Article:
There are many ways businesses and individuals use servers. In most of these cases, this involves storing a tremendous amount of data – some of which is probably not intended for public knowledge. Many servers also power business websites, email platforms and even applications. Regardless of how a server is being used, unauthorized access to that server is no laughing matter. That’s why we’ve put together this list of 10 ways to help keep your server safe.
10 Considerations for Keeping Your Server Secure
- Physical Security: While a server’s physical security may not be the first thing that comes to mind, it is a critical issue. Any unauthorized party gaining access to a machine, or even a hard drive, is a serious risk. One way to help minimize this risk, even in the event of an intrusion, is by configuring the system to only boot from an internal hard drive. Naturally, a strong password is always a good idea as well.
- Encrypt Drives: Encrypting drives keeps files secure. Servers using a Trusted Platform Module (TPM) and drives that have been encrypted make it easy for server administrators to access and maintain the appropriate information without jeopardizing server security.
- Remote Access: Logging into a server locally is no longer the norm. Many webmasters and systems administrators use servers all around the globe, making remote access a common practice. Restricting remote access by IP, using security tokens and using private connections are ways to log in via remote access without putting a server’s security into harm’s way.
- Verify Software: One of the greatest threats to server security is out-of-date software. One of the primary reasons software providers update products as frequently as they do is to account for potential security threats. Making sure that all software is up-to-date is a critical step in ensuring that your servers are secure. It’s also important to make sure that a server is not using any unnecessary software. The more programs the server is running, the more difficult it is to maintain the server – and the more likely a server administrator is to miss a software update.
- Use Linux: Linux servers have been historically more secure than their Windows counterparts. Regardless of which operating system a server uses, though, it is important that webmasters and systems administrators are always knowledgeable of the most recent potential threats to their servers. Linux, an open-source platform with a huge global community, tends to offer quicker responses to any potential viruses or attacks because there are so many skilled programmers working together to develop an appropriate security measure.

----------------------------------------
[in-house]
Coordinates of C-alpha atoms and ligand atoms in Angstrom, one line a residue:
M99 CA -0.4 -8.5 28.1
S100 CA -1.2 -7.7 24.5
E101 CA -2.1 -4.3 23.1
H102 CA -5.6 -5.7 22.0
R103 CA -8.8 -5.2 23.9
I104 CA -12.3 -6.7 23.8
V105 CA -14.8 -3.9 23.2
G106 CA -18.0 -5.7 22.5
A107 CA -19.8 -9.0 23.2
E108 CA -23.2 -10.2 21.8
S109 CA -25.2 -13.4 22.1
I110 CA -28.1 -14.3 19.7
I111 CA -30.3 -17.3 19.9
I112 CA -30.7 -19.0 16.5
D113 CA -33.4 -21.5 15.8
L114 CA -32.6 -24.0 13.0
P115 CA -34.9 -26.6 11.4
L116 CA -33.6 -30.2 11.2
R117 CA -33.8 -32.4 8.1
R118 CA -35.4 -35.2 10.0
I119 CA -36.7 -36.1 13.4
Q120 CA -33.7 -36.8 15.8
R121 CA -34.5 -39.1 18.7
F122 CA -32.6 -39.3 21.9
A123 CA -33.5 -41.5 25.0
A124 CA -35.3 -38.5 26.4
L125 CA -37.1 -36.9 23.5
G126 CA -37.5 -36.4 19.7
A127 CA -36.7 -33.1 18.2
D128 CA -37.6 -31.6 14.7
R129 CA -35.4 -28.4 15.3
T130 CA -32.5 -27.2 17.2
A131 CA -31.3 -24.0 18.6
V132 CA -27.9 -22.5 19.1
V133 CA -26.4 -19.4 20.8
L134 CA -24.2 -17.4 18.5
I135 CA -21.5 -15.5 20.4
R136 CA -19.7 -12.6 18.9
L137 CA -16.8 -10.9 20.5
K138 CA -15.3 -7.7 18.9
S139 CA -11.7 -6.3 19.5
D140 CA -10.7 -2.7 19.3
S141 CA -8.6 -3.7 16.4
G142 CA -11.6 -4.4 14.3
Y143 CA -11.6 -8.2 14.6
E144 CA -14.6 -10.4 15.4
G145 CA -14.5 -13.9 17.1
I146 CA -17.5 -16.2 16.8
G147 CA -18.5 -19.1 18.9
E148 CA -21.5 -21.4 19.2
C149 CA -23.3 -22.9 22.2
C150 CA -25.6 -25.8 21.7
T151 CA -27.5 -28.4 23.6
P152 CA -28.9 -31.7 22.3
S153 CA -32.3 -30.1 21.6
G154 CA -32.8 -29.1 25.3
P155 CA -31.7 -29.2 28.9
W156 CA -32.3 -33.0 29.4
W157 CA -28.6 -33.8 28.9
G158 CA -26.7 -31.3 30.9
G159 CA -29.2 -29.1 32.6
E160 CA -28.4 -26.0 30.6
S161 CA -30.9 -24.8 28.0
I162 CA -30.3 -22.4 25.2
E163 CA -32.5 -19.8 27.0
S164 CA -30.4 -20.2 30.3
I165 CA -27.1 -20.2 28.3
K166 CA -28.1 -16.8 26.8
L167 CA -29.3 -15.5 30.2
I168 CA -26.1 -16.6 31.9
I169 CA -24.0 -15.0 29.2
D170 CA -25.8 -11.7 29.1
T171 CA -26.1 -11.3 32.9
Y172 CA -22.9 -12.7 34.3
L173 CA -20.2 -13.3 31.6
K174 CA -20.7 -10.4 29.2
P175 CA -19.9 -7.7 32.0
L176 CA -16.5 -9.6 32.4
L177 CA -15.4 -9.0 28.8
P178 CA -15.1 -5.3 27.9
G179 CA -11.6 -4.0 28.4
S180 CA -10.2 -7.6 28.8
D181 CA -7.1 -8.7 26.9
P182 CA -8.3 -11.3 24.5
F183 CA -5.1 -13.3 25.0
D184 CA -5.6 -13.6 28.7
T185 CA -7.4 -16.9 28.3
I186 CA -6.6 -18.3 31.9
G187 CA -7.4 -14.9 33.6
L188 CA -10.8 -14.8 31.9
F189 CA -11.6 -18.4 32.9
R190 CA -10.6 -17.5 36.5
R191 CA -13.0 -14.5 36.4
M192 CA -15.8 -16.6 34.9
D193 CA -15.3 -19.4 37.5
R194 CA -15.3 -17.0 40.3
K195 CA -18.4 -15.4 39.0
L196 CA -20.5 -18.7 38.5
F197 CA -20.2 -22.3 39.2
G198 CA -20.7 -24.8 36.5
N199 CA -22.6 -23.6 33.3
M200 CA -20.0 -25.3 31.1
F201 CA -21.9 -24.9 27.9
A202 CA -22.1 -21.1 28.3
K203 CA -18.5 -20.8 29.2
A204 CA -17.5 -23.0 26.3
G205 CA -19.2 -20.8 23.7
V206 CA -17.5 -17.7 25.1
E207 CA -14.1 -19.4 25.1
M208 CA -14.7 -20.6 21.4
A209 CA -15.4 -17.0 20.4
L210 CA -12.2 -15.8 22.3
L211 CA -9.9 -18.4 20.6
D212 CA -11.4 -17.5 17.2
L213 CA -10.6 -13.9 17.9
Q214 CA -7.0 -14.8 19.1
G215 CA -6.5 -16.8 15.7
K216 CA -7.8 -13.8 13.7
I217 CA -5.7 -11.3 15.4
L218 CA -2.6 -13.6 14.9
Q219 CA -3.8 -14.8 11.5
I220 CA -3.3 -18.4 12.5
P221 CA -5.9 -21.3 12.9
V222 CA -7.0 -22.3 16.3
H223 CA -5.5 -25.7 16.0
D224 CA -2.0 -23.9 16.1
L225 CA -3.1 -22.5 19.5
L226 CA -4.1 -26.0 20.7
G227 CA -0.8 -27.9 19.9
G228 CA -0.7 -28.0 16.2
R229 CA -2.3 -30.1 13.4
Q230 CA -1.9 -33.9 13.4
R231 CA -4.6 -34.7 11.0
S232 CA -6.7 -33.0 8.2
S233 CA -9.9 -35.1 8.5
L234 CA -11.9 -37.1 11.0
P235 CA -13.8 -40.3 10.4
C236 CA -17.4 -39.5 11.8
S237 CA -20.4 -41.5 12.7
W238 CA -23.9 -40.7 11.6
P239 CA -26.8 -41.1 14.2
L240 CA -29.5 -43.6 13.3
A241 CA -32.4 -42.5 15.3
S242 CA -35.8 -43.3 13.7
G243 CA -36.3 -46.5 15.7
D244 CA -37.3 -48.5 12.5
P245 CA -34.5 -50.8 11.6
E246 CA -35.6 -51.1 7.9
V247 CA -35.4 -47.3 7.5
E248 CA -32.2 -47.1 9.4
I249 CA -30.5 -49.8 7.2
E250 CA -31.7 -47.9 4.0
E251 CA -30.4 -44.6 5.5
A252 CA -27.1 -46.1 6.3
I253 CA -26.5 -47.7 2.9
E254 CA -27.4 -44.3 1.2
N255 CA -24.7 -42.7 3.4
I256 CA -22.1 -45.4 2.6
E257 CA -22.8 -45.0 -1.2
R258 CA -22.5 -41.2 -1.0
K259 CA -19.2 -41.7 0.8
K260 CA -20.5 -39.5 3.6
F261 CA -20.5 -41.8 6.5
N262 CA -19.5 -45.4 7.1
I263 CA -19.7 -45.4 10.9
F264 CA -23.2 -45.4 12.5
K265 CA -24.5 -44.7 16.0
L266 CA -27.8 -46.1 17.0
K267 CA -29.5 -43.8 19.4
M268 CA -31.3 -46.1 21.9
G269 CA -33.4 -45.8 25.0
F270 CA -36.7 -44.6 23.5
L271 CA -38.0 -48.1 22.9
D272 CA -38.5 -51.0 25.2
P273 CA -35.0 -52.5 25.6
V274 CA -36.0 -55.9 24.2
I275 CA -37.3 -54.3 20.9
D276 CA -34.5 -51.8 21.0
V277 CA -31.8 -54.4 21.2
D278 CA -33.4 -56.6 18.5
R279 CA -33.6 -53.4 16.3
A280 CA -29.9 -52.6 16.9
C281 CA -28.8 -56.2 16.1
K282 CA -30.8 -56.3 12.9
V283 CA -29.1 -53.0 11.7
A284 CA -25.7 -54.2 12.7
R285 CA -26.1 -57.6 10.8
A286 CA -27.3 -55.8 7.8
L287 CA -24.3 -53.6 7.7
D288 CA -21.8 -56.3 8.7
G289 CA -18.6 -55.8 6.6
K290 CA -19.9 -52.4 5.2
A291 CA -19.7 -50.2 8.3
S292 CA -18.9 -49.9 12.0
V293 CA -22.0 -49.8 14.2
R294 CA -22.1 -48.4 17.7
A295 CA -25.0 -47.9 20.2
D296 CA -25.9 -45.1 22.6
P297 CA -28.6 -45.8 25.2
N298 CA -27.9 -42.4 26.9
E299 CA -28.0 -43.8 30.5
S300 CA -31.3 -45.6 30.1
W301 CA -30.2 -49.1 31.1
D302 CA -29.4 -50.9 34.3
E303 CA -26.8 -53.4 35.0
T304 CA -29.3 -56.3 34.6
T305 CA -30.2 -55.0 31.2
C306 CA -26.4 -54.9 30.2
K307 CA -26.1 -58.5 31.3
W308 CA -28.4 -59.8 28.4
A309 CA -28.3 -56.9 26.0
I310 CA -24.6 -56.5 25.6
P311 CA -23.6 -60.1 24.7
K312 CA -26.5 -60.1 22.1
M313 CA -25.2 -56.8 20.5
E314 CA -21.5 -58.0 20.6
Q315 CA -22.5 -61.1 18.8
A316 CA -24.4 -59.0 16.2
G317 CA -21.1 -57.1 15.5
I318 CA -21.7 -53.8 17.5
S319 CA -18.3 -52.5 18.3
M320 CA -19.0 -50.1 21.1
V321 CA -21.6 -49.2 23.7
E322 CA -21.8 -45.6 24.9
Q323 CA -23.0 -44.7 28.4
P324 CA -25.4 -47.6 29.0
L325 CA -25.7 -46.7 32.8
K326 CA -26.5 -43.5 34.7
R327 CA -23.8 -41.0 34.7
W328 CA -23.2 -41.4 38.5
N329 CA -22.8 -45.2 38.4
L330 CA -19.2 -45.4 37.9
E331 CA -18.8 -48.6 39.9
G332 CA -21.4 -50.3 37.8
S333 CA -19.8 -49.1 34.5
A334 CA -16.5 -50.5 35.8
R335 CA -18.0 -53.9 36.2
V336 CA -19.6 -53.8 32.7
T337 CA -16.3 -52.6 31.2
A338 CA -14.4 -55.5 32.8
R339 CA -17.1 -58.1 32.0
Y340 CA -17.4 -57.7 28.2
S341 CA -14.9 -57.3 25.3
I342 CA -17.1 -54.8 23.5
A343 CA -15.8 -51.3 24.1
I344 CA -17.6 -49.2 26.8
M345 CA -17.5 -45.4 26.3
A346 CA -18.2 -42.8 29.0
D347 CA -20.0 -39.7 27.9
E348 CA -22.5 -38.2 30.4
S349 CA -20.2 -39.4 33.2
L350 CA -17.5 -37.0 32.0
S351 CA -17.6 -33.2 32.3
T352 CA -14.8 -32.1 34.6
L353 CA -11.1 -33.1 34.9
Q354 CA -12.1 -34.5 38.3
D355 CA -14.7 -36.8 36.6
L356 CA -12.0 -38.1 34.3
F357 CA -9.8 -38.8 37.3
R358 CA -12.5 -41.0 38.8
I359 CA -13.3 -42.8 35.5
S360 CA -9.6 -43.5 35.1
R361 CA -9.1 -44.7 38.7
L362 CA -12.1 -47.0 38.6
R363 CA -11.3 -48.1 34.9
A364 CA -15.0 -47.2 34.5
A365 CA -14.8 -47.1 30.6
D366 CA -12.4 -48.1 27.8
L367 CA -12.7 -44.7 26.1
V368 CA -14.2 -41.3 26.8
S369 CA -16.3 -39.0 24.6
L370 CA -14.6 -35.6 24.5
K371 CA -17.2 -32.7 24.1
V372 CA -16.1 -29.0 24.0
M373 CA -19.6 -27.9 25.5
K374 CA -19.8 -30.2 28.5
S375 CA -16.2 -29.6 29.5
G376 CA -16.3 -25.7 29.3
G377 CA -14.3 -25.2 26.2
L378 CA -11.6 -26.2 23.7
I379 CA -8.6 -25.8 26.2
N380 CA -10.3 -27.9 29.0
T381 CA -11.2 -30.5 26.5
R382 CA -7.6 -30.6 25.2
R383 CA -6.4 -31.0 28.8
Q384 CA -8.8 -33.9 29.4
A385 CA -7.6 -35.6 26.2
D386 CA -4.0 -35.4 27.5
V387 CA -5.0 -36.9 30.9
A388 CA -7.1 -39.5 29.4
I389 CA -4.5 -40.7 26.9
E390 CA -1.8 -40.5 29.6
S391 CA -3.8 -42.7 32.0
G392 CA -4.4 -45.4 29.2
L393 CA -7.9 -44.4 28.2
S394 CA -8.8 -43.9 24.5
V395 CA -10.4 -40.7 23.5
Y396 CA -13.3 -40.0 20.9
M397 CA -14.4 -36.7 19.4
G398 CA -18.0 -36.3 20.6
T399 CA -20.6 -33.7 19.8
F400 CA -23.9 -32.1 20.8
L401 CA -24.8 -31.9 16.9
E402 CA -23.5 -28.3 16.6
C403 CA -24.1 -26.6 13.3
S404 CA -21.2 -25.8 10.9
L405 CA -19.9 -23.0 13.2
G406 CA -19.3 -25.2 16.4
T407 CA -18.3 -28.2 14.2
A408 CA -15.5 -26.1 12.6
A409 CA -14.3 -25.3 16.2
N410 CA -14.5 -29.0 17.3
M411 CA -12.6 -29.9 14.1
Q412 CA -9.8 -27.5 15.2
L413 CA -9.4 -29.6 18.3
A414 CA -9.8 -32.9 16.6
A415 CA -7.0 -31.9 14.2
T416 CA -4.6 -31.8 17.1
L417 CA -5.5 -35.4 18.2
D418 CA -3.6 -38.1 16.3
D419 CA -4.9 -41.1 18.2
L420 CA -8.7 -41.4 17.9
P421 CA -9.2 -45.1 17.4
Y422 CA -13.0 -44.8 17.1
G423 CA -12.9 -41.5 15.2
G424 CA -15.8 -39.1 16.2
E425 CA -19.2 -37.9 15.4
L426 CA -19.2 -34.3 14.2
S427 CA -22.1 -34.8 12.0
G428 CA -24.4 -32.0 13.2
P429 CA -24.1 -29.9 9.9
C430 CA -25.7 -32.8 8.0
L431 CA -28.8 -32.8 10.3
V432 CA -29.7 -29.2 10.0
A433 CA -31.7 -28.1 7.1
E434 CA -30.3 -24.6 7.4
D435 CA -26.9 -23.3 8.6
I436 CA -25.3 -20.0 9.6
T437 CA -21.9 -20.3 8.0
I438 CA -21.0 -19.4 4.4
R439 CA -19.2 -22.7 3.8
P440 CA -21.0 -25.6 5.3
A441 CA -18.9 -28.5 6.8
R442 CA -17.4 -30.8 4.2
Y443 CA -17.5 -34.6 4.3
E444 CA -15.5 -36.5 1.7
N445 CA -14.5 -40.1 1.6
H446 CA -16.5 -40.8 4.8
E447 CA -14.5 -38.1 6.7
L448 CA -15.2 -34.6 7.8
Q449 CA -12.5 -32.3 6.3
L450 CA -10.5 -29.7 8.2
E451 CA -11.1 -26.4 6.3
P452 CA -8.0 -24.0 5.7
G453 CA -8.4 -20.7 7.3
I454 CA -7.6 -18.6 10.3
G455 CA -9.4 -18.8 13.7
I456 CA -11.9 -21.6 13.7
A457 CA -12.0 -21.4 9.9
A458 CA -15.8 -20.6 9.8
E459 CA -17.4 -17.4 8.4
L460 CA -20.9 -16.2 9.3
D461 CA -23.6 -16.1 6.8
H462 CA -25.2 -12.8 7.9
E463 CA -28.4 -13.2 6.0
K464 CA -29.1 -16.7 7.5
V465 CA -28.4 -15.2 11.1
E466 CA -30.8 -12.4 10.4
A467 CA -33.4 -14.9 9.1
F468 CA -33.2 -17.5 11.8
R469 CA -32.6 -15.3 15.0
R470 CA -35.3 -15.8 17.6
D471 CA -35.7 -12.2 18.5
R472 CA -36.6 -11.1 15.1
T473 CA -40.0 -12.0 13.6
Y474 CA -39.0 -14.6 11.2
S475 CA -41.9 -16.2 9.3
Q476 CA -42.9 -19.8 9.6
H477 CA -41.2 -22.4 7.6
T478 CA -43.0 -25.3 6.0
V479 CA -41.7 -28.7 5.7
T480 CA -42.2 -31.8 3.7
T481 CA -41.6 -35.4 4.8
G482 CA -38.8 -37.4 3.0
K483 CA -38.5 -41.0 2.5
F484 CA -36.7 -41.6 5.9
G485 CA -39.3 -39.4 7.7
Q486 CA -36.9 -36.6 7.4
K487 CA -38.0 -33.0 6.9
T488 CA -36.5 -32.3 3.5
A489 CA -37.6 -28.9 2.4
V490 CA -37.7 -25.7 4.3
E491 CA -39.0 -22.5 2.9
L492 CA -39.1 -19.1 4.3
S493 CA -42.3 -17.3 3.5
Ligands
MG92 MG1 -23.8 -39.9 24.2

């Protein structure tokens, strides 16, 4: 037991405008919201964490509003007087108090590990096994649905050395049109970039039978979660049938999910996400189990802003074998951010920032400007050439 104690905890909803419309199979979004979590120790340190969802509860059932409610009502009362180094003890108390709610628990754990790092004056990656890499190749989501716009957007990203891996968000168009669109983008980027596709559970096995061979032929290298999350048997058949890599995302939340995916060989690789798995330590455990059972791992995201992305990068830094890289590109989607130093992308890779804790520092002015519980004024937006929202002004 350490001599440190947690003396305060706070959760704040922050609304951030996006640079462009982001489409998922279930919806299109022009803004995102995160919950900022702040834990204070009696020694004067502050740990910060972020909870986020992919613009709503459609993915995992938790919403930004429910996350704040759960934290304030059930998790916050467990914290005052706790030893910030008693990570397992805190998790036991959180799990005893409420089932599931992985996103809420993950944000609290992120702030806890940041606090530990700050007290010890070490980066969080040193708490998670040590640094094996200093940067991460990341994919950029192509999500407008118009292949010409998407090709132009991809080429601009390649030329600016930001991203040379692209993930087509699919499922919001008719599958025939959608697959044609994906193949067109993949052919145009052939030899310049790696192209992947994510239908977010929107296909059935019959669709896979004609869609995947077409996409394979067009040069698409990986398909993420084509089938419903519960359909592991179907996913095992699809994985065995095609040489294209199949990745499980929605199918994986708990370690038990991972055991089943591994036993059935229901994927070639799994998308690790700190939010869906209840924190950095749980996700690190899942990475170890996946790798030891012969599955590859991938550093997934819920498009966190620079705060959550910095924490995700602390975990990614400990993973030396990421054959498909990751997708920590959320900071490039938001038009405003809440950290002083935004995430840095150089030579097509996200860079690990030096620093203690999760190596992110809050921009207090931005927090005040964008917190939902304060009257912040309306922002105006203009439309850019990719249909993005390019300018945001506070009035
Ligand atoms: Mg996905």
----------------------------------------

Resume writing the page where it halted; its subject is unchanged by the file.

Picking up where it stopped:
- Establish Firewalls: Firewalls serve as distinct barriers that prevent the general public from accessing a server. They serve as guards monitoring both incoming and outgoing traffic to/from a server and determine if the data that traffic requests is appropriate. Users determine what data the firewall should deem appropriate during the initial configuration process.
- Separate Environments: Testing work on a production server is a huge risk. Developers frequently work with sensitive data during development and testing. If a mistake is made, this sensitive information could accidentally become accessible to the public. This is obviously a tremendous threat to server security – and potentially much more, depending on the nature of the compromised data.
- Permissions & Privileges: Limiting the number of people who have easy access to a server reduces that server’s risk. Generally speaking, the fewer users with the lowest amount of permissions the better. While it is true that certain individuals will need access to certain data, it is possible to provide that necessary data and nothing more.
- Regular Audits: Server logs should be monitored and regularly reviewed. Strange entries in these logs can be great indicators of a potential threat. Detecting this early on enables a system administrator to properly combat any pending attacks.
- Use Scanners: Scanners make it easy to automate server monitoring. These tools launch periodic security checks and can also provide updates on performance as well. A popular open-source solution is using Nagios in conjunction with Observium. In this instance, Nagios provides the actual monitoring service and Observium allows a webmaster to view live statistics of what is being monitored.
The Value of Managed Hosting
While each of these considerations may seem simple enough, many webmasters quickly find that server management – particularly server security – is a hefty task that quickly becomes overwhelming. At HostandStore, we pride ourselves on having one of the industry’s leading systems administration teams. If server security and management has become more than you can handle, it may be time to consider relinquishing these responsibilities to a professional. You can reach us via LiveChat on our site (when available) or through our 24/7 ticketing system.